Cognitive Behavioral Therapy (CBT) for PTSD in Veterans With Co-Occurring SUDs (CBT)
With this research, the investigators hope to learn if cognitive behavioral therapy (CBT) for posttraumatic stress disorder (PTSD) works in people who have both PTSD and problems with drugs or alcohol. In the past, people who had problems with drugs and alcohol were not given treatment for their PTSD. It was believed that PTSD treatment would get in the way of their drug and alcohol treatment. Now the investigators believe that the PTSD symptoms may make it harder to avoid using drugs and alcohol, so the investigators want to see if people can get treatment for both problems at the same time.
One hundred-sixty Veterans from 3 VA sites will be in this study. All Veterans will be getting outpatient substance abuse treatment. In order to know if the PTSD treatment is helpful, half of the Veterans in this study will receive PTSD treatment and half will continue to get their usual substance abuse treatment. Who gets which treatment will be decided by a random process. The investigators will then compare the 2 groups to see if there are differences in their PTSD symptoms.
|PTSD Substance Use Disorders||Behavioral: Cognitive behavioral therapy for PTSD|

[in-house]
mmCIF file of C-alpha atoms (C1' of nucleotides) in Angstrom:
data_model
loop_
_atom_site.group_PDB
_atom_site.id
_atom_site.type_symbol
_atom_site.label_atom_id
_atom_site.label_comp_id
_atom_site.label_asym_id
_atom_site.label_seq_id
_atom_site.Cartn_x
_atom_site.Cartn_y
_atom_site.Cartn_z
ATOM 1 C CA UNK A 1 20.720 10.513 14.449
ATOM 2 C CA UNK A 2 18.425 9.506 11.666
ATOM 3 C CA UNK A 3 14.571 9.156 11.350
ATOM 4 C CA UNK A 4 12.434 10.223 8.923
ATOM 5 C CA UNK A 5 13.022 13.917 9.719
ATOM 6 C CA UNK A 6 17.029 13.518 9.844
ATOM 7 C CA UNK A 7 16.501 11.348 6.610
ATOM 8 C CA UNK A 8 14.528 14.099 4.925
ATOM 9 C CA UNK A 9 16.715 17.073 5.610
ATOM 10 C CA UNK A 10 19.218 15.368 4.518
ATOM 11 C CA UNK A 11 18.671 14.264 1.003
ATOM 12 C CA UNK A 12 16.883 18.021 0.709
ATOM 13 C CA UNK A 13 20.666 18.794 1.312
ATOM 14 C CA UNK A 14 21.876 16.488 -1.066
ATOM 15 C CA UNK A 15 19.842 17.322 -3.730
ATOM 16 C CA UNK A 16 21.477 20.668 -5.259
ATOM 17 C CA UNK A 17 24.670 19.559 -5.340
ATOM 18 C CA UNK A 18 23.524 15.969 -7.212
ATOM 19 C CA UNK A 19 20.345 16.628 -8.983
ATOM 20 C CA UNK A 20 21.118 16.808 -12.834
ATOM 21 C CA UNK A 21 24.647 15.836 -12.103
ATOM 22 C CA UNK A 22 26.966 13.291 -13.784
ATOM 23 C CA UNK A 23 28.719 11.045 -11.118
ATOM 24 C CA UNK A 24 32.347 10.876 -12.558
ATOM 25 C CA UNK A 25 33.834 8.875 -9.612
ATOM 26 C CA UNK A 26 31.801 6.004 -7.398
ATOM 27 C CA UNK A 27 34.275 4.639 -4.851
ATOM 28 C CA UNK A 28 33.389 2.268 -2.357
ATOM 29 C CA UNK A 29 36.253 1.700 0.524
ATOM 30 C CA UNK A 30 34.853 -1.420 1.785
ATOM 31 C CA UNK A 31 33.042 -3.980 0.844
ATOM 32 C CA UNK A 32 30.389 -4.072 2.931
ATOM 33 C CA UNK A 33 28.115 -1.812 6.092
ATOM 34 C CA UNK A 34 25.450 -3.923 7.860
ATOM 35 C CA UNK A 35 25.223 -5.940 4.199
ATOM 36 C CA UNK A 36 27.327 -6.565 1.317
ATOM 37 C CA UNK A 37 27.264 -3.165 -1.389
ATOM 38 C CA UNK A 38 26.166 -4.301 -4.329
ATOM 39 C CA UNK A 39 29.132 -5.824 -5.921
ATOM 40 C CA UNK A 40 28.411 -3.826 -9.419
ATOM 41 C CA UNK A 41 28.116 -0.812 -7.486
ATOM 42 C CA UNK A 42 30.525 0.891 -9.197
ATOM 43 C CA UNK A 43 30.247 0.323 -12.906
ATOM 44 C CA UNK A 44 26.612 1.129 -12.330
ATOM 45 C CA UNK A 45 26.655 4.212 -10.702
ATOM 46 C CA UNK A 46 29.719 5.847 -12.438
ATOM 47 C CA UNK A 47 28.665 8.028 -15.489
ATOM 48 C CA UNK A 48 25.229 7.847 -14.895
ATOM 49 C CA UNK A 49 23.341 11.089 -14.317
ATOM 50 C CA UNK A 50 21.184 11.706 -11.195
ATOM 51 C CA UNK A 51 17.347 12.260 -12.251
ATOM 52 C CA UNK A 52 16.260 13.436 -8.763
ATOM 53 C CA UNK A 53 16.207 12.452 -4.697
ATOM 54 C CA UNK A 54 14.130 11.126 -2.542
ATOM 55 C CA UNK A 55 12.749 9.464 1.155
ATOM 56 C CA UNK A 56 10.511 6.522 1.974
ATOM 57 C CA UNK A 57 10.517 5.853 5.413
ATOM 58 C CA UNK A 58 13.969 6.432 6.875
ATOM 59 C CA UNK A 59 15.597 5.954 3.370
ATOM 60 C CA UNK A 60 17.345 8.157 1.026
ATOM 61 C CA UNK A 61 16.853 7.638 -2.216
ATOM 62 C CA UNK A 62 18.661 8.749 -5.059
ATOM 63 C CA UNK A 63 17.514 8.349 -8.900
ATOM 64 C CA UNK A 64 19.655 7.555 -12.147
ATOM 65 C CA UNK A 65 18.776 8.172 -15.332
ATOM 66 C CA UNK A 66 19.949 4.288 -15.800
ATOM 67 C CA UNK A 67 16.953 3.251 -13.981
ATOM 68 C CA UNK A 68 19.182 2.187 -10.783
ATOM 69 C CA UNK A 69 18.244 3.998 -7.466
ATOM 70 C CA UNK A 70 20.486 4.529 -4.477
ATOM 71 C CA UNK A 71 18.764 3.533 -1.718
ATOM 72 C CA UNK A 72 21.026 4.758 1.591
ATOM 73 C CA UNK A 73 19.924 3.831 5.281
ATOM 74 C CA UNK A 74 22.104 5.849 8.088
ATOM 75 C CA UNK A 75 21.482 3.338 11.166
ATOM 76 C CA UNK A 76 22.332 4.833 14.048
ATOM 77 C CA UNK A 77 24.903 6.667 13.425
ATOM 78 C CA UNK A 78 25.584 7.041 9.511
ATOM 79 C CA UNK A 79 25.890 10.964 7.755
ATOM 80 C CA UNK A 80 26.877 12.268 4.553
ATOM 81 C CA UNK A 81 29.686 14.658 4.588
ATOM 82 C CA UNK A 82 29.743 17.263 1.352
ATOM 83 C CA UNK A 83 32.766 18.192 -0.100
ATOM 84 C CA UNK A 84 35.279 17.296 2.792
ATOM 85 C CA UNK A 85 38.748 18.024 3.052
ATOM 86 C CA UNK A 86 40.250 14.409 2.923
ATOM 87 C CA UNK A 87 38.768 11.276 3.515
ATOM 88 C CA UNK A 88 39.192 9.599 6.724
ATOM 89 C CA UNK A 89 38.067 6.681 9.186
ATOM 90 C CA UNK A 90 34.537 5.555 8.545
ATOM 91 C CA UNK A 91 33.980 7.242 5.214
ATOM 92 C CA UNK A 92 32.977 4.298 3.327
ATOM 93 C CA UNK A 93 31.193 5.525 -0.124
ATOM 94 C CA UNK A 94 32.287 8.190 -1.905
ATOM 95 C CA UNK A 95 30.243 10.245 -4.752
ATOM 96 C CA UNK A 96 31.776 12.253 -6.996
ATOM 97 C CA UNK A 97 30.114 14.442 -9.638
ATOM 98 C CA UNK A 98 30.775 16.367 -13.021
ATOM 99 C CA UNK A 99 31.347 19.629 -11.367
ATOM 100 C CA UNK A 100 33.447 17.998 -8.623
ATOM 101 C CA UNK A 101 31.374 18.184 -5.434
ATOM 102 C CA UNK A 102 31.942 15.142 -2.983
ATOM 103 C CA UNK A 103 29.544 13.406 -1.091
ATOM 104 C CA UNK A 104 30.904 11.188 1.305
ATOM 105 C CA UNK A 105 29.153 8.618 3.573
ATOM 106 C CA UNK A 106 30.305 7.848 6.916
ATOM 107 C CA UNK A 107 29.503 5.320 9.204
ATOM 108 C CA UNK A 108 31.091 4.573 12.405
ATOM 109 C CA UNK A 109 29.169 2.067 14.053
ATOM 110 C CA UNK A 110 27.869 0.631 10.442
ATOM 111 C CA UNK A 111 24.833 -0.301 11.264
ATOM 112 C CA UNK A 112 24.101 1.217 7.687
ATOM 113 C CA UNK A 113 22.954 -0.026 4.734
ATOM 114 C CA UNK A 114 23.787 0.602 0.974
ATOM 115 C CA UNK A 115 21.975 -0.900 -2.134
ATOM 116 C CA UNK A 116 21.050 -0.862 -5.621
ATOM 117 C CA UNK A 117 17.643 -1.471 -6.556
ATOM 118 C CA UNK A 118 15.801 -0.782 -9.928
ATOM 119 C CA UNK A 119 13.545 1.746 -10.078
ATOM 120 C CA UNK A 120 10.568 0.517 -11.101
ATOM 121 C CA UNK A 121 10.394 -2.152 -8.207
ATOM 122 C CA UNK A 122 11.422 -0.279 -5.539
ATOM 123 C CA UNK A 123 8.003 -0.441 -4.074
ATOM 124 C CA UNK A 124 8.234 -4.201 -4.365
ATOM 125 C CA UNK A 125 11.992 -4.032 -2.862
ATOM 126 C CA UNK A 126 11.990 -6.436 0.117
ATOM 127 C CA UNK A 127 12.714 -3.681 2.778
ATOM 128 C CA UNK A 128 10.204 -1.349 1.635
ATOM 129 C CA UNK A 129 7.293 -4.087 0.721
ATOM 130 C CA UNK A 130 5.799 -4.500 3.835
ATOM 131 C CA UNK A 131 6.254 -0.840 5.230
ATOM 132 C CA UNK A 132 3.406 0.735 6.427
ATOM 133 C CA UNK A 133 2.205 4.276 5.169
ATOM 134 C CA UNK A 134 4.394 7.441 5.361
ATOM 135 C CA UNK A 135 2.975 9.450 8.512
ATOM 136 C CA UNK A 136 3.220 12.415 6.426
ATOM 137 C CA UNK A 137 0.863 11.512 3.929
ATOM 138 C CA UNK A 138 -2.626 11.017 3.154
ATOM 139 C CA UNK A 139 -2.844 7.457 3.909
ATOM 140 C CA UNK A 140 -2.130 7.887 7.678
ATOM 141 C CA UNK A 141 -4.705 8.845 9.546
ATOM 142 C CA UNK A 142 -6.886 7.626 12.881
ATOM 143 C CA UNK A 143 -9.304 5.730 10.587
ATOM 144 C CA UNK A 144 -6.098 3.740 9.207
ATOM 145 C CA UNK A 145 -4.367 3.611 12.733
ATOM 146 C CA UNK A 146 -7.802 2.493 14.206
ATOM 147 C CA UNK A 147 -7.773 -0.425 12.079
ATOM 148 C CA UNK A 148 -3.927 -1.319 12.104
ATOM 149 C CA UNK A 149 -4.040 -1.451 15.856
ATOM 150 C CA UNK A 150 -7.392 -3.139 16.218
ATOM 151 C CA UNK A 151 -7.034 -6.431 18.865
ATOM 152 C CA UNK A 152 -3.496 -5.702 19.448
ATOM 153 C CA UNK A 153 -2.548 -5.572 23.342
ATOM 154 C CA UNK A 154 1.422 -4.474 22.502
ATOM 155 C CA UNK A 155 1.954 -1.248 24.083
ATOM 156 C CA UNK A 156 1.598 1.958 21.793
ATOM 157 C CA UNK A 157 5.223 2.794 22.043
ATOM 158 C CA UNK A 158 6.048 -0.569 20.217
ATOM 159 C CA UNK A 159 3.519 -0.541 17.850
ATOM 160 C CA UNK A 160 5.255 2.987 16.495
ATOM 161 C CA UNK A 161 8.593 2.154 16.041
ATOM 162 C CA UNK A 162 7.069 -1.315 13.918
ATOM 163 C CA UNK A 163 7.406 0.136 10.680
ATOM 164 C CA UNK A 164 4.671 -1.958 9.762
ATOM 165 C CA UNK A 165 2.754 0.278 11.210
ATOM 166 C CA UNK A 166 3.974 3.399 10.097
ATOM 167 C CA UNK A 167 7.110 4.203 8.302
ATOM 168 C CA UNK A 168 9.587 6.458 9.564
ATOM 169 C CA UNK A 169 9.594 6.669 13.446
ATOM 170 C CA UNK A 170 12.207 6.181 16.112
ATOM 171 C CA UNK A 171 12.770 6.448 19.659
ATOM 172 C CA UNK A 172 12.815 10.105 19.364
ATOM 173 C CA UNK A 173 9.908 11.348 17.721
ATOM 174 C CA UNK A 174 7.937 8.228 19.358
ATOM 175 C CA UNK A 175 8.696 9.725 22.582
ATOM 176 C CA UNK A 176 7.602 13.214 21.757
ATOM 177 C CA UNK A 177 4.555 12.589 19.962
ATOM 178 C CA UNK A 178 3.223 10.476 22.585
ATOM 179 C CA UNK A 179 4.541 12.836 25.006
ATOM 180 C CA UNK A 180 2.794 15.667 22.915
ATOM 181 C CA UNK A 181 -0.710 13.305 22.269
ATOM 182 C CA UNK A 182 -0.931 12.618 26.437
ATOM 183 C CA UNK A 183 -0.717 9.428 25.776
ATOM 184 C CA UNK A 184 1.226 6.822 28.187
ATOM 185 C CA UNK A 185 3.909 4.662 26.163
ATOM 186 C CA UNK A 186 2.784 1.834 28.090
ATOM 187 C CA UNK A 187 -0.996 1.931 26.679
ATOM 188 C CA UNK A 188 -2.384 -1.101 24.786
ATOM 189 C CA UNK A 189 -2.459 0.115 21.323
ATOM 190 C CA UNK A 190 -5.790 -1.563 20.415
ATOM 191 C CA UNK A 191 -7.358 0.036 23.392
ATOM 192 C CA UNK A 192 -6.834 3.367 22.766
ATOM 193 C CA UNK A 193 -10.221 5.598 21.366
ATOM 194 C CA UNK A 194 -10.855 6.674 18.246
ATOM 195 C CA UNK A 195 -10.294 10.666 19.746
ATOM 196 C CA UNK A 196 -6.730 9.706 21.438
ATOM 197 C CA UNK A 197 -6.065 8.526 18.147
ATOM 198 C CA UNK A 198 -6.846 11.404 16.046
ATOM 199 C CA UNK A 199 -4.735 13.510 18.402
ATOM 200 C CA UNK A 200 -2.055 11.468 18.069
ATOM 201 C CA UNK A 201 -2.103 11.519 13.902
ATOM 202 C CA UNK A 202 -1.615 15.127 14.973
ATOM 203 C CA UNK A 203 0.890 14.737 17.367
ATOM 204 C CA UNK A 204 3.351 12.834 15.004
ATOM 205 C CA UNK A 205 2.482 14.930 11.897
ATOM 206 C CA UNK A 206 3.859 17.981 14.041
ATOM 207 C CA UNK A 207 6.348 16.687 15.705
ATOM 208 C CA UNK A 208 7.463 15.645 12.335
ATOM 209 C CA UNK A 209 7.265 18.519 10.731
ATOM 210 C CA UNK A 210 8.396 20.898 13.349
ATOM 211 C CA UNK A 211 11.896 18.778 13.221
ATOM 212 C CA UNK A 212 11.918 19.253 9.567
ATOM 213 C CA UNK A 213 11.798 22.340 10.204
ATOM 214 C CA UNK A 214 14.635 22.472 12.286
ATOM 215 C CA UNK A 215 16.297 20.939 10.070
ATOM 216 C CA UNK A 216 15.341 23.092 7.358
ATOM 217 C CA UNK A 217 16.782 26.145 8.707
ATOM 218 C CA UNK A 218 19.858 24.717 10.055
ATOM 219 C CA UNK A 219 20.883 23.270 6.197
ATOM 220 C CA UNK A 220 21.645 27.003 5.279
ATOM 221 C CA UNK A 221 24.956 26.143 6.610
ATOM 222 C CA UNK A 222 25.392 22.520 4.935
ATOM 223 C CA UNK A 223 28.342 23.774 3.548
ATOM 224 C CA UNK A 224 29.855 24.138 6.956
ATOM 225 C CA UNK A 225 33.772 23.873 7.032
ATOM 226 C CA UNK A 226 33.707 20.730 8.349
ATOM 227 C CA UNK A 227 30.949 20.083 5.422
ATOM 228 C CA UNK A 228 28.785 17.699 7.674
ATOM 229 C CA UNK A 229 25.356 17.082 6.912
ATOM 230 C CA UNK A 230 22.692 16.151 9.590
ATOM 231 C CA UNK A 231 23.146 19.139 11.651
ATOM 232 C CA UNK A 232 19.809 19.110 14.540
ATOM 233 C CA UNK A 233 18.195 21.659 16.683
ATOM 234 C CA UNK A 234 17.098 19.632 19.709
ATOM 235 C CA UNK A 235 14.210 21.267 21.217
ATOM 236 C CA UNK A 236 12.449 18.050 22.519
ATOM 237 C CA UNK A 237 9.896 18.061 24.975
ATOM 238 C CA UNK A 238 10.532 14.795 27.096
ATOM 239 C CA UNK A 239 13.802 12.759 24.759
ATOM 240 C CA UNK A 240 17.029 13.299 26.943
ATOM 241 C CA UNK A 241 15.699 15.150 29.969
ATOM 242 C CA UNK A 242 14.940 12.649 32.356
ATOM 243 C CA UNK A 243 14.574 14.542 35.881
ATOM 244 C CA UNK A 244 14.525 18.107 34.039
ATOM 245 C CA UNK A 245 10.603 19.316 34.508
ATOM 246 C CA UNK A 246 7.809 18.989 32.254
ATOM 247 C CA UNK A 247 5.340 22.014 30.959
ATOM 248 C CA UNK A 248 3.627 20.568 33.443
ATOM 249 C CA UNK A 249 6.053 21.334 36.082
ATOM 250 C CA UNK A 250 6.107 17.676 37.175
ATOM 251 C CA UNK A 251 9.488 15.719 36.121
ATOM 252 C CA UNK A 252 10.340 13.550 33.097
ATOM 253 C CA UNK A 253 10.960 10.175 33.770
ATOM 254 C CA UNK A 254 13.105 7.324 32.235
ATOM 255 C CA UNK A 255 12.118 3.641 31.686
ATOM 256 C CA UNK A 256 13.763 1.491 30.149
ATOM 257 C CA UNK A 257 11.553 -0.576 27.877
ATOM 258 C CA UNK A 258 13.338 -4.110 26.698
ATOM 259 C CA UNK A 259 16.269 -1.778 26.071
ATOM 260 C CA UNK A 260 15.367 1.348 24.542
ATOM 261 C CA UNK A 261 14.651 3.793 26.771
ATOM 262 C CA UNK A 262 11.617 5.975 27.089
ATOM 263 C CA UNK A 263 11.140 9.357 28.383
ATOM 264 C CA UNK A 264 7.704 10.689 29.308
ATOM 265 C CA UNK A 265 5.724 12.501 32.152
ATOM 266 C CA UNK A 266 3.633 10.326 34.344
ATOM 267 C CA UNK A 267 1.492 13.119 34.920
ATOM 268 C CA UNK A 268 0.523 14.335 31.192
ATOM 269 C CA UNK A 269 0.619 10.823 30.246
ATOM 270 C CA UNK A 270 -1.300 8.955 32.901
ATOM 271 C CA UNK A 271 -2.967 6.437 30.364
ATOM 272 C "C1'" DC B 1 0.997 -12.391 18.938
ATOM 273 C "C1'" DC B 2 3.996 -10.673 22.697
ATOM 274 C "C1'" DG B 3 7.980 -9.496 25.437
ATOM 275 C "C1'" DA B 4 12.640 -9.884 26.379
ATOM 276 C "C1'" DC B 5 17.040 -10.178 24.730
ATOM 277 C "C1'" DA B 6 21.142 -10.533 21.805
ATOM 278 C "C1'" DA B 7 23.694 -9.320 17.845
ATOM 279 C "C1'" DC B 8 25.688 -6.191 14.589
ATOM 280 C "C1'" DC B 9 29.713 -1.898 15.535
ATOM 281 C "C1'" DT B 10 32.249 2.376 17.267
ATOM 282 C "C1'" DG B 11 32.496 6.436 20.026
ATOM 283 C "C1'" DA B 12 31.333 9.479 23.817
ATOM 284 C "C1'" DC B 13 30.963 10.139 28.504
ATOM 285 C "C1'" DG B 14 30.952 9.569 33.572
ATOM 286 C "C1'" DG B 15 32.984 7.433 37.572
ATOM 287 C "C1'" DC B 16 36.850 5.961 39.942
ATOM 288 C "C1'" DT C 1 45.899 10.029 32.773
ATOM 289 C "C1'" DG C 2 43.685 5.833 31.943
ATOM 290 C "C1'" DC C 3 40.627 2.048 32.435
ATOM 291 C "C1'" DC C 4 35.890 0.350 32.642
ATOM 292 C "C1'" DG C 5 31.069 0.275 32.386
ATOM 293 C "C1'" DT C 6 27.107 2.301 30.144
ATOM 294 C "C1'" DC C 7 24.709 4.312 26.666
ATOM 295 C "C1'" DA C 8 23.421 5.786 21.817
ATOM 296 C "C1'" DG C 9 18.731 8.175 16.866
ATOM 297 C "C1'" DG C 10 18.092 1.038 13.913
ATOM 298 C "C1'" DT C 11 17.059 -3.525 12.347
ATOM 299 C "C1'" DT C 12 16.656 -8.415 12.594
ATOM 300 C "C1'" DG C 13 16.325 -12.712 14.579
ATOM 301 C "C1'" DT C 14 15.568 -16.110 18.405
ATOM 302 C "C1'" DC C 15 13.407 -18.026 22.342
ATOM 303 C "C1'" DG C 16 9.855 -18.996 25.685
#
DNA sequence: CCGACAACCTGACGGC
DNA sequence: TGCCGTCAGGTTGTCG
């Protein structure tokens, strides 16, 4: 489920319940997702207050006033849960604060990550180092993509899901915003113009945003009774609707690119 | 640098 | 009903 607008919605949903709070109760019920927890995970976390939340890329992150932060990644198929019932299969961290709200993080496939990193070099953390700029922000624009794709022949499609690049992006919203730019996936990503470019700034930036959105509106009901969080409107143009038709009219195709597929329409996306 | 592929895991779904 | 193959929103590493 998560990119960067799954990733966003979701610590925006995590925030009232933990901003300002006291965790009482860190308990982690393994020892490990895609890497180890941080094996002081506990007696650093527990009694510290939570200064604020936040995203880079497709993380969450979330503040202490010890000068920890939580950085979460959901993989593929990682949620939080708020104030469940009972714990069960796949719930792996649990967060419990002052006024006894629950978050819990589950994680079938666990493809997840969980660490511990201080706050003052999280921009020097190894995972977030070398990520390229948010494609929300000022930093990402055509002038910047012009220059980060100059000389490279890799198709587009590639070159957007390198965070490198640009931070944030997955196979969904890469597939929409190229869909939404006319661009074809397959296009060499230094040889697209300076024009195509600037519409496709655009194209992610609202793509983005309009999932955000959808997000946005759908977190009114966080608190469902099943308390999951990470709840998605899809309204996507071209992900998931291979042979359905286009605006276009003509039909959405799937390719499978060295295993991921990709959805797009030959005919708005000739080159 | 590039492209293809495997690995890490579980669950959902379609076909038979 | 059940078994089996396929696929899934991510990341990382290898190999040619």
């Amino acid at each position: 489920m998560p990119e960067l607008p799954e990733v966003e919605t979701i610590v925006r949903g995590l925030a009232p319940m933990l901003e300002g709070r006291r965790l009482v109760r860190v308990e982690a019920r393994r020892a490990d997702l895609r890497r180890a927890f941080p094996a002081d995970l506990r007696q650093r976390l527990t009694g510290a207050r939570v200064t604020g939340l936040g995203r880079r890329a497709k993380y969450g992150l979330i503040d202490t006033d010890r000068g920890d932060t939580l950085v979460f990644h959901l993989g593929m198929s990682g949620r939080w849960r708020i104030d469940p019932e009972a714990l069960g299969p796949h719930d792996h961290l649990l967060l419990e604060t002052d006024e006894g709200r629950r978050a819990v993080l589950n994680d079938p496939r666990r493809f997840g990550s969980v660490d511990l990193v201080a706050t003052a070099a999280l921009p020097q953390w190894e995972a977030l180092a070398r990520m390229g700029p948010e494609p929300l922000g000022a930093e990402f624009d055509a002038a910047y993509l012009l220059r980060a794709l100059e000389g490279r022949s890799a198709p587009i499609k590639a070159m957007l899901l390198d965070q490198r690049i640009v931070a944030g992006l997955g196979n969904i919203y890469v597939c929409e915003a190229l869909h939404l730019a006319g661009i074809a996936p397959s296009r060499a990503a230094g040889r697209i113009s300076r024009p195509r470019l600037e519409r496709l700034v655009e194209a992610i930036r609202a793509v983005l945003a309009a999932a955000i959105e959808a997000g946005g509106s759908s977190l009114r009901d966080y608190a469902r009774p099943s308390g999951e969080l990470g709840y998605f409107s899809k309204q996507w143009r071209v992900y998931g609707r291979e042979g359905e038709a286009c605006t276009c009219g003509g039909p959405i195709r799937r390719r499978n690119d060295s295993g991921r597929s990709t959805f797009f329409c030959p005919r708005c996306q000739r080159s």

|Study Design:||Allocation: Randomized
Intervention Model: Parallel Assignment
Masking: Outcomes Assessor
Primary Purpose: Treatment
|Official Title:||CBT for PTSD in Veterans With Co-Occurring Substance Use Disorders|
- PTSD symptom severity [ Time Frame: Conclusion of treatment and 6 months follow-up ]PTSD symptom severity will be measured by the Clinician Administered PTSD Scale (CAPS).
|Actual Study Start Date:||January 1, 2013|
|Estimated Study Completion Date:||June 2018|
|Estimated Primary Completion Date:||December 2017 (Final data collection date for primary outcome measure)|
Experimental: Arm 1: TAU + CBT
The experimental group will receive treatment as usual (TAU) plus cognitive behavioral therapy (CBT).
Behavioral: Cognitive behavioral therapy for PTSD
The CBT for PTSD model is based on modern theories of posttraumatic reactions that place a premium on the importance of individuals' appraisals of traumatic events, their own reactions and those of others, and the meaning of the experience in terms of oneself and one's place in the world. In addition, the model employs cognitive restructuring to teach individuals how to examine and challenge their trauma-related appraisals.
No Intervention: Arm 2: TAU
The "no intervention" group will receive treatment as usual (TAU).
Please refer to this study by its ClinicalTrials.gov identifier: NCT01357577
|United States, Florida|
|James A. Haley Veterans' Hospital, Tampa, FL|
|Tampa, Florida, United States, 33612|
|United States, New York|
|Syracuse VA Medical Center, Syracuse, NY|
|Syracuse, New York, United States, 13210|
|United States, Vermont|
|White River Junction VA Medical Center, White River Junction, VT|
|White River Junction, Vermont, United States, 05009-0001|
|Principal Investigator:||Jessica L Hamblen, PhD||White River Junction VA Medical Center, White River Junction, VT|